Stop saying this self-defeating phrase - THINKERS Notebook

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Stop saying this self-defeating phrase

Earlier this week, my wife and I were preparing lunch in the kitchen.

I was doing something -- I can't even remember specifically what it was -- and my wife, as she is so brilliant at doing, immediately saw a way that I could do it more efficiently. 

My reply to her suggestion did not go over well.

"I know," I said. "But I've always done it this way."

She paused.

"If you worked for me, I'd be ripping you right now. I hate it when people use that excuse."


She was right, of course. (Damn if that's not almost always the case!)

I share her disdain for that lazy, defeatist line of thinking, or at least I claim to ... yet here I was, in the heat of the moment, instinctively using it to defend some years-old process that I'd never even thought to improve. 

No, this is not a newsletter about the hidden benefits of marriage. (I shudder to think how blissfully inefficient my kitchen habits would be if left to my own devices.)

This is a newsletter about learning. 

And unlearning.

And relearning.

Because as we hurtle down the tracks of technological change at an ever-increasing rate of speed, our ability to learn, unlearn, and relearn is what will determine our ability to survive in an ever-changing world.

Clinging to ideas like "But I've always done it this way" will prove to be self-defeating, perhaps even self-devastating. 

As futurist Alvin Toffler famously said: "The illiterate of the 21st century will not be those who cannot read and write, but those who cannot learn, unlearn, and relearn."  

  • Whether it's unlearning how the internet works now and relearning a web built on the blockchain ...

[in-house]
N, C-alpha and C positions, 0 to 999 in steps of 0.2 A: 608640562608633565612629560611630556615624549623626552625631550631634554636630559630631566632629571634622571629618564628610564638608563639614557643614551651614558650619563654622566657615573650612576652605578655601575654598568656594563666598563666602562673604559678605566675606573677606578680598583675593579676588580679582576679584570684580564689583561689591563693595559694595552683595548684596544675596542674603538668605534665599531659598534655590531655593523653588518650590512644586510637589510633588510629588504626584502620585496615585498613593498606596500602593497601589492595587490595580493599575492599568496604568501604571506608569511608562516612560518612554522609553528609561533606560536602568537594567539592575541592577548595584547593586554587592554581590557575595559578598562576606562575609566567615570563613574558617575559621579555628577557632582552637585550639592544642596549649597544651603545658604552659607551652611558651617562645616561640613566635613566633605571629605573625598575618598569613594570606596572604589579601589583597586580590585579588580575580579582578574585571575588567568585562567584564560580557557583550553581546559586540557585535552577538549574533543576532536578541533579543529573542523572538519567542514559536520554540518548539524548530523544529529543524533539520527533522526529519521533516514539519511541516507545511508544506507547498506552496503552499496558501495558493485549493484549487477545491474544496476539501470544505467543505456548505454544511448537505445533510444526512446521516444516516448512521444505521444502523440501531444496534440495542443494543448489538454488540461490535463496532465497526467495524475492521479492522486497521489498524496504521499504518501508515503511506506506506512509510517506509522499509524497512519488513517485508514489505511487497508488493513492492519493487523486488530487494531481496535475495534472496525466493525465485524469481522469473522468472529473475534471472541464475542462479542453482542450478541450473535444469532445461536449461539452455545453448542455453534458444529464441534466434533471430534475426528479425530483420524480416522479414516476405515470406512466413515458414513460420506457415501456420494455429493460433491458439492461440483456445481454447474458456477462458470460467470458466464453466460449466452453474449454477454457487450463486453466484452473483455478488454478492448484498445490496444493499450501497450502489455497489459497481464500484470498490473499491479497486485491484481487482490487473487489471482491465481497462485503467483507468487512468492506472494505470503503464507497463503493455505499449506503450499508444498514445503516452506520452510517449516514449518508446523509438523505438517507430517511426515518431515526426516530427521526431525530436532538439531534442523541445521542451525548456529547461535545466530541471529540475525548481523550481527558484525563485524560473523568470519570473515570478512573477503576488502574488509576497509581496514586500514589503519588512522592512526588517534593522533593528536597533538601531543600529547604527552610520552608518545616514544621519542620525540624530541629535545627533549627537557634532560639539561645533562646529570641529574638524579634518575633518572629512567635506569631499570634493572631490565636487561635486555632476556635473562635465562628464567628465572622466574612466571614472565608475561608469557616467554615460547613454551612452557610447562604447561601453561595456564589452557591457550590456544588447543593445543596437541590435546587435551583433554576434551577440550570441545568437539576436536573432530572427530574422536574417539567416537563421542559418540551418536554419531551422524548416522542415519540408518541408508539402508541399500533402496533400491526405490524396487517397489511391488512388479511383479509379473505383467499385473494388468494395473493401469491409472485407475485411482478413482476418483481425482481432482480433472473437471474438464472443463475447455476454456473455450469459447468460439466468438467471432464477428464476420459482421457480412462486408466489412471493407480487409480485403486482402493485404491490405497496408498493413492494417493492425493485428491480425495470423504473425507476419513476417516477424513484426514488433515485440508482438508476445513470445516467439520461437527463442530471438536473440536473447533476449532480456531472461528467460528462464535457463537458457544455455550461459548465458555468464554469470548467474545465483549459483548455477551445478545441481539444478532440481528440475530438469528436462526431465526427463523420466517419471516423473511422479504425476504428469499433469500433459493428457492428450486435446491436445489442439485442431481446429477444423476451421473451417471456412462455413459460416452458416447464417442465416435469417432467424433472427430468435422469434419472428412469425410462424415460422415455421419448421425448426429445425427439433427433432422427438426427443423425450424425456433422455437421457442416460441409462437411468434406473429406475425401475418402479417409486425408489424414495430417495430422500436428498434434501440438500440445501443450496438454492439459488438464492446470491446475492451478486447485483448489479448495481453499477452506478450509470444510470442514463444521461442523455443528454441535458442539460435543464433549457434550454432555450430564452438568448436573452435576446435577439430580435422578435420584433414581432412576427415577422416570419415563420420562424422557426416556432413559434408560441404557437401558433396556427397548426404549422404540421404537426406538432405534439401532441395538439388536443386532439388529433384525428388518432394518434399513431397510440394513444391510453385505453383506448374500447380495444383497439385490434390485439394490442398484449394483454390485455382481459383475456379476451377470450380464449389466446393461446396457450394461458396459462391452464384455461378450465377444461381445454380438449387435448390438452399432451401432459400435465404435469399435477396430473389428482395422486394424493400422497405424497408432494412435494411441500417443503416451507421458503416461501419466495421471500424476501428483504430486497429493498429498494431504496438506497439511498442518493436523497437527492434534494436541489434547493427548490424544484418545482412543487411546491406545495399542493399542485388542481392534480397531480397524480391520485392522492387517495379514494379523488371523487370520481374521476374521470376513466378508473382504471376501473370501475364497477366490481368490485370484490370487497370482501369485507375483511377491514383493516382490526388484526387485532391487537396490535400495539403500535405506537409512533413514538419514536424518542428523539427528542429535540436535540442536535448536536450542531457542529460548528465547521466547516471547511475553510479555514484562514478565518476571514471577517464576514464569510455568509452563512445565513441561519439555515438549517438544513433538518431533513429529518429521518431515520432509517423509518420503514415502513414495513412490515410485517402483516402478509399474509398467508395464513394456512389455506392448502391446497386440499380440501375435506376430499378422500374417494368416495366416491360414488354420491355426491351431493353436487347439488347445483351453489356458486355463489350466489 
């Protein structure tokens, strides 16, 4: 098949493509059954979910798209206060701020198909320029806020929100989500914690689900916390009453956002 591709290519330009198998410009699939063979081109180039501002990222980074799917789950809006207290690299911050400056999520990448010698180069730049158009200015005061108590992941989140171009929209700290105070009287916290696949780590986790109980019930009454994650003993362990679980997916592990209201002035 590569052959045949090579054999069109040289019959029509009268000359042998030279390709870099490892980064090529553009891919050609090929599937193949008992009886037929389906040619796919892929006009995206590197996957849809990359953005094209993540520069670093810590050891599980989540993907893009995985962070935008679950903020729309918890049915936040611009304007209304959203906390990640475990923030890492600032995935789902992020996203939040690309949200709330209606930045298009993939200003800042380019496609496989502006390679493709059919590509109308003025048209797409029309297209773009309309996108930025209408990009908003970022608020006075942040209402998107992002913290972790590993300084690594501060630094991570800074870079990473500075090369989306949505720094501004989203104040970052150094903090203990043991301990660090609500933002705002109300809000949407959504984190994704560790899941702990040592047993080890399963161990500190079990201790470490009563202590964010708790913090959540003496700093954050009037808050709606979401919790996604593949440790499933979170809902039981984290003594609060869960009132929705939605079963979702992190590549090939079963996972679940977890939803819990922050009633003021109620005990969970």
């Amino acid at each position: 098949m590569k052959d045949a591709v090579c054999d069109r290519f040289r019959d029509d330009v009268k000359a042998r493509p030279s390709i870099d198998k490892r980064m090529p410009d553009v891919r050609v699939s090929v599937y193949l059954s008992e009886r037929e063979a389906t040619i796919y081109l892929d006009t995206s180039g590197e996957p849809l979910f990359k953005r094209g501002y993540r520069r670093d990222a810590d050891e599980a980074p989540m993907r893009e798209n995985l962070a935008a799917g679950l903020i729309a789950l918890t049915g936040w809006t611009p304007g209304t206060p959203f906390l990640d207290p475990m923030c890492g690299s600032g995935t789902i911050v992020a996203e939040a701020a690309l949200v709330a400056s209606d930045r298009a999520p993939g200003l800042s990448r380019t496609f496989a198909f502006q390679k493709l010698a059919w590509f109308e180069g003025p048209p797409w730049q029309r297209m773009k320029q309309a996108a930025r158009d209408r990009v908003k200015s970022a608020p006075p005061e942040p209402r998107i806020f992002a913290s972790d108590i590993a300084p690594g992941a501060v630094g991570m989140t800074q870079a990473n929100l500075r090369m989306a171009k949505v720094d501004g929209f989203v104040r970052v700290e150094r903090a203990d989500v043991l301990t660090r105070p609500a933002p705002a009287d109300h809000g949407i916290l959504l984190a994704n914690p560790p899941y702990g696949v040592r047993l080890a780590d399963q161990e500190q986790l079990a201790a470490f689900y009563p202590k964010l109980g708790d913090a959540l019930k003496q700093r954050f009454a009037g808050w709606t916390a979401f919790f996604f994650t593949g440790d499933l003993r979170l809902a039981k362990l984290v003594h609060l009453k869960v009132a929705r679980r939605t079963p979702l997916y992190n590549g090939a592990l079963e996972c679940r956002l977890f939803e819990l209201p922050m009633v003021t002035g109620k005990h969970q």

• Or unlearning how transportation works now and relearning a transportation system built on autonomous vehicles ...
  • Or unlearning how business works now and relearning how AI and machine learning will affect everything ...

Change is here, and its rate of speed is accelerating.

But there is a fallacy in believing that we are in a race to learn specific new ideas or skills to keep up. 

We do need to learn new ideas and skills, of course ... but then we need to prepared, in increasingly short order, to unlearn those ideas and skills and relearn new ones to keep up.

It may not always feel like it right now in a world with a seemingly manageable rate of change. But we need to prepare ourselves for what's coming. 

Nothing will prepare us quite like become better unlearners and relearners.

And we can start by tossing ideas like "But I've always done it that way" in the mental waste bin.

Here are three articles about learning, unlearning, and relearning that will help you take a few small steps toward preparing mentally for the exciting, scary, transformational decades ahead.  

Combat confirmation bias with curiosity and questions

"Our learning is capped to the extent of our questions. Most of us live with answers to questions we’ve never thought, or bothered, to ask. So as you consider the problems around, start asking more questions. How do we know this is the best approach? Since we’re all wired with confirmation bias, we must proactively seek out information to contradict our assumptions."

Read: Learn, Unlearn & Relearn: What Got You Here Won’t Get You There (Dr. Margie Warrell)

Out with the old, in with the new

"Unlearning is not about forgetting. It’s about the ability to choose an alternative mental model or paradigm. When we learn, we add new skills or knowledge to what we already know. When we unlearn, we step outside the mental model in order to choose a different one."

Read: Why the Problem with Learning Is Unlearning (Harvard Business Review)

Unlearning is uncomfortable

"On many occasions, unlearning is uncomfortable also because it means you’re leaving home. You are breaking apart from a group. You are questioning but others are not. You see life from a new perspective but others carry on with their old ways. Suddenly, you are alone, and, what’s worse, you might have become the enemy of those around you. They are not going through the uncomfortable path of unlearning, but they feel threatened by your uncomfortable new views. The personal attack on yourself? As soon as you start discussing it with them, they will feel it as a personal attack on themselves too.

But the only way is forward. After you start asking the right questions, there is no going back. So how can you come out on the other side without losing yourself in the process?"

Read: How to Unlearn Anything (SkillUp)

Quote of the week

"We must unlearn the constellation to see the stars.”  

-- Jack Gilbert from the poem “Tear it down”